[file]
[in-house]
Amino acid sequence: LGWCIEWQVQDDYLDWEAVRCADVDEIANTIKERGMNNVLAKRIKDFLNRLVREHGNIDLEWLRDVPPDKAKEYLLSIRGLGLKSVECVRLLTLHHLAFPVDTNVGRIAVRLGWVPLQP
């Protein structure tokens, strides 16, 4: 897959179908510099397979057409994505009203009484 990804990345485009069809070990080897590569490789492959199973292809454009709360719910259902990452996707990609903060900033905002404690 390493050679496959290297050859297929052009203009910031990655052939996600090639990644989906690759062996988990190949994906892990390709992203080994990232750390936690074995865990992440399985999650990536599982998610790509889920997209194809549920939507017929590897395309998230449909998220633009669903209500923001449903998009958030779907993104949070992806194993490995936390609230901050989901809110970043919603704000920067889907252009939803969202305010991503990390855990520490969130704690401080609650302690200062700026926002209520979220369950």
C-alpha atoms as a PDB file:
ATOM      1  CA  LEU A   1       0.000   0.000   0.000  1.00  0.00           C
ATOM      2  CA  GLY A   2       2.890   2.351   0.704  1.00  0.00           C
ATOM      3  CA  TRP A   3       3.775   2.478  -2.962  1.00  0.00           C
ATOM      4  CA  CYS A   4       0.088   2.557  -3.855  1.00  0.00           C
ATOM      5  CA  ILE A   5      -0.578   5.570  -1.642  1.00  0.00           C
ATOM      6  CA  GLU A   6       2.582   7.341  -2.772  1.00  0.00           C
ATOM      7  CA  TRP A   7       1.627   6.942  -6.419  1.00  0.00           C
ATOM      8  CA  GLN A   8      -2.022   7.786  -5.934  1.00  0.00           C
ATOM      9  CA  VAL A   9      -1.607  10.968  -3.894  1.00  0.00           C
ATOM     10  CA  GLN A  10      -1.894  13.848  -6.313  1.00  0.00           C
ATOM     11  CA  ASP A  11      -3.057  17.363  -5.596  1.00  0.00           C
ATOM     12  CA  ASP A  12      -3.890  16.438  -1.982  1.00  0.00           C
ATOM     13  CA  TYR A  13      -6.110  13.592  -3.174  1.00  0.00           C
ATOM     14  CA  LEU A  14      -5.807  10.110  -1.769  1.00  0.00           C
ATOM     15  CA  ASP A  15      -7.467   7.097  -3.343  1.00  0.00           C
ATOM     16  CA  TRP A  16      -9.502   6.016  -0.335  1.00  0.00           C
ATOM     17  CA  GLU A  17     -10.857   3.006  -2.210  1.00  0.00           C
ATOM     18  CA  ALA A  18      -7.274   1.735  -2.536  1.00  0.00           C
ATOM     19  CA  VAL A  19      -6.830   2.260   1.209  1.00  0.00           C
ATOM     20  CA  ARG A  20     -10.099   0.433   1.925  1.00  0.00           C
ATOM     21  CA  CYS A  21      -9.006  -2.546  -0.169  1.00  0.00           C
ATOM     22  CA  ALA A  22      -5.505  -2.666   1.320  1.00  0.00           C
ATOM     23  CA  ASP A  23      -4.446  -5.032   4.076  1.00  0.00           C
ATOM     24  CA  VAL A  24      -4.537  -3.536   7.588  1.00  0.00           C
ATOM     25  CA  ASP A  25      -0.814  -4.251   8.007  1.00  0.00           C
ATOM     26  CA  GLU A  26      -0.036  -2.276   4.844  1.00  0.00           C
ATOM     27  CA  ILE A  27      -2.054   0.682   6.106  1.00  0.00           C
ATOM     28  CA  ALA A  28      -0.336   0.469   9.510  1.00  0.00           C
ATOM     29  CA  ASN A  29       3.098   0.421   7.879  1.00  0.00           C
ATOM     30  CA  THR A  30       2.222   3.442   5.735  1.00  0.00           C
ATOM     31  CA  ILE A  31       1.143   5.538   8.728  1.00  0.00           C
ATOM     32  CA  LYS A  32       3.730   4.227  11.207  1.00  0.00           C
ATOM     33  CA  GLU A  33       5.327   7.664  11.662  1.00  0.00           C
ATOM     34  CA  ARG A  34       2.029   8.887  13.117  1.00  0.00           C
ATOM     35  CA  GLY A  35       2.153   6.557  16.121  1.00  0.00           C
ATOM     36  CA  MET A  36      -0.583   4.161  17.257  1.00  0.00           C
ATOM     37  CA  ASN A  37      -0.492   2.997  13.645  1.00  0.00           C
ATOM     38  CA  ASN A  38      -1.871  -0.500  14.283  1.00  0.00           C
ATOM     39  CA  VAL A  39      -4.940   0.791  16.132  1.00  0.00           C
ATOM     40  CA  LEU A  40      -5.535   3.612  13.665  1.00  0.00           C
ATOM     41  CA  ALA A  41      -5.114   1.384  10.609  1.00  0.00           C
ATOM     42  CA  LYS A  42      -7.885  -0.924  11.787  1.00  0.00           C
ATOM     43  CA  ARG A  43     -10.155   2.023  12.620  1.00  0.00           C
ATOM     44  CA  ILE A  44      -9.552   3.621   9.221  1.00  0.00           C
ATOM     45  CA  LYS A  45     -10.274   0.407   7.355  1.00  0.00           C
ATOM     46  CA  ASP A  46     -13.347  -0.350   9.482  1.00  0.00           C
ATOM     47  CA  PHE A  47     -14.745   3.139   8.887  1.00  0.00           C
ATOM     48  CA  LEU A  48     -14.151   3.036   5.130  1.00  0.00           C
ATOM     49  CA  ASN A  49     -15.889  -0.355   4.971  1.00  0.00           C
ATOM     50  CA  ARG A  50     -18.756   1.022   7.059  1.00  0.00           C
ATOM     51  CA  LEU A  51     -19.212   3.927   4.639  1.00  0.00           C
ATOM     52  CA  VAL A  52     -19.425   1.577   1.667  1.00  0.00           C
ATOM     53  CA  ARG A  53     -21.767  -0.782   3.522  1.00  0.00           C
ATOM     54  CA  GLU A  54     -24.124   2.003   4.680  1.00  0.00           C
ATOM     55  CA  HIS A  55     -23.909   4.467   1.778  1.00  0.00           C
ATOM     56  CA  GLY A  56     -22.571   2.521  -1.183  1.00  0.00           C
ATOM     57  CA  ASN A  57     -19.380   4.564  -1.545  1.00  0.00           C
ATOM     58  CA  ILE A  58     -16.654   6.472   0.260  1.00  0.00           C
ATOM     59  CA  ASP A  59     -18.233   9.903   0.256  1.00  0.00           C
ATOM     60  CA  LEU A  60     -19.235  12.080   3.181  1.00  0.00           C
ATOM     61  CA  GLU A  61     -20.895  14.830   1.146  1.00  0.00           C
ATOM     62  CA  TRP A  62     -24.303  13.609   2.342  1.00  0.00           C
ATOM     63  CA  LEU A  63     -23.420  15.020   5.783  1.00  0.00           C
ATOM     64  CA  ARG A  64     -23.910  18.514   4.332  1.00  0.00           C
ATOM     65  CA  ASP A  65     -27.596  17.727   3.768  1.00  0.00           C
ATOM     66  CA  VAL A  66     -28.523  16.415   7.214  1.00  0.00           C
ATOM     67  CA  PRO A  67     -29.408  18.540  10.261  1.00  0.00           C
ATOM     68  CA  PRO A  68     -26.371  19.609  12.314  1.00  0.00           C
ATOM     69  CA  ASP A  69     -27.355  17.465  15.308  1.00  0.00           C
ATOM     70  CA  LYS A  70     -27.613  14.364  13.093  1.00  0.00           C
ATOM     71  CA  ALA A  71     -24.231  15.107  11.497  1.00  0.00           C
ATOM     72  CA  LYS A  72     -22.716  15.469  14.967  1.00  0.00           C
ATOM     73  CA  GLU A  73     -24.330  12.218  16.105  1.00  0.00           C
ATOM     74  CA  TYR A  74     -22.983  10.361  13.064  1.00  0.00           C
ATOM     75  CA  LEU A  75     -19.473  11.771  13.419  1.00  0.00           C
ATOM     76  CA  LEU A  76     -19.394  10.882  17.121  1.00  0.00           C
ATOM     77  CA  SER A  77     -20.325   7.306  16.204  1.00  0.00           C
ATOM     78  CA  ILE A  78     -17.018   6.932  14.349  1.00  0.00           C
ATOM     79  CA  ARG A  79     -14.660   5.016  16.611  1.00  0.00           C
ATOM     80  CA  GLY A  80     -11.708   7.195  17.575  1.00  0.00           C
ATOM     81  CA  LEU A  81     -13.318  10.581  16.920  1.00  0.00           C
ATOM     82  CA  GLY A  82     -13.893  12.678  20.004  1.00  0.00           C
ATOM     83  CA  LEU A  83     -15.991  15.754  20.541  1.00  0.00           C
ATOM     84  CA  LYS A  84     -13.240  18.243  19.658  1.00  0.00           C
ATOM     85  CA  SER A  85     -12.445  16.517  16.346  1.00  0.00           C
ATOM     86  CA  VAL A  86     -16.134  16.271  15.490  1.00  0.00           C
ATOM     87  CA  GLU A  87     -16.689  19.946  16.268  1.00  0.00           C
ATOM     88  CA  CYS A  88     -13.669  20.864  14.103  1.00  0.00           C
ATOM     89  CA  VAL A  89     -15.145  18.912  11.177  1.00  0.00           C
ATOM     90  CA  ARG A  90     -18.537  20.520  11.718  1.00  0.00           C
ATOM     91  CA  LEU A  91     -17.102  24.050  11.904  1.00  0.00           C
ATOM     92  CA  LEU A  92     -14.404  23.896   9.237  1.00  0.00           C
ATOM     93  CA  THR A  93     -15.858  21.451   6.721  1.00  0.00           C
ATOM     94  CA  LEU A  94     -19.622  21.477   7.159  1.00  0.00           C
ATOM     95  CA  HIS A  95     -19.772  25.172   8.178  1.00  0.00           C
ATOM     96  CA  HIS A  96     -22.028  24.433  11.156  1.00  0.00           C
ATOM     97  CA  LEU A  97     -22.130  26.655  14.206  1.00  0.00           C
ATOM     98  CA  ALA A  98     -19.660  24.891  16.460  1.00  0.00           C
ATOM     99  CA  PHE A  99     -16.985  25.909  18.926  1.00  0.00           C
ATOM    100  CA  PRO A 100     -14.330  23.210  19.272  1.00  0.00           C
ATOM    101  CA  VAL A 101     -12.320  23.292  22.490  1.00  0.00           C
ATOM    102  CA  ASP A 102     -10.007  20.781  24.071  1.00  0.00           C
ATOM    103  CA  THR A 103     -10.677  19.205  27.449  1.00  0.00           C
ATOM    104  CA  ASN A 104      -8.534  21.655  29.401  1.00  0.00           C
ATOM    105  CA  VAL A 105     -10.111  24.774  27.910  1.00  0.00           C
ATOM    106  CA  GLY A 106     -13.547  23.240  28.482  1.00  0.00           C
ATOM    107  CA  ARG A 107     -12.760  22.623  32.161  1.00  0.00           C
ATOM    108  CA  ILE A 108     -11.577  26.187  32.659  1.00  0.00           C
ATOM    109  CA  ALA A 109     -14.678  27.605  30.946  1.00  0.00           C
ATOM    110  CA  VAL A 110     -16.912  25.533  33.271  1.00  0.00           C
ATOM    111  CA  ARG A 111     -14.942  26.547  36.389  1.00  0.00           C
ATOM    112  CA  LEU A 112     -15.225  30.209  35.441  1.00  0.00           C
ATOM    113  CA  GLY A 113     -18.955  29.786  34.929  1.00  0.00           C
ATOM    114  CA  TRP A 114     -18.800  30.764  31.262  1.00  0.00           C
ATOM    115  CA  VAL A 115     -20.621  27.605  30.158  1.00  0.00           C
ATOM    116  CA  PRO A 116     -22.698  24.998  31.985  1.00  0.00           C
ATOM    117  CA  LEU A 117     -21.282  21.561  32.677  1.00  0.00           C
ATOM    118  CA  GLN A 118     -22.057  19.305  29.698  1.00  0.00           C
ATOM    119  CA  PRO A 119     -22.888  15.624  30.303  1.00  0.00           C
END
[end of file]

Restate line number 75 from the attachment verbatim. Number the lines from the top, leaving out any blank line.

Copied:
ATOM     71  CA  ALA A  71     -24.231  15.107  11.497  1.00  0.00           C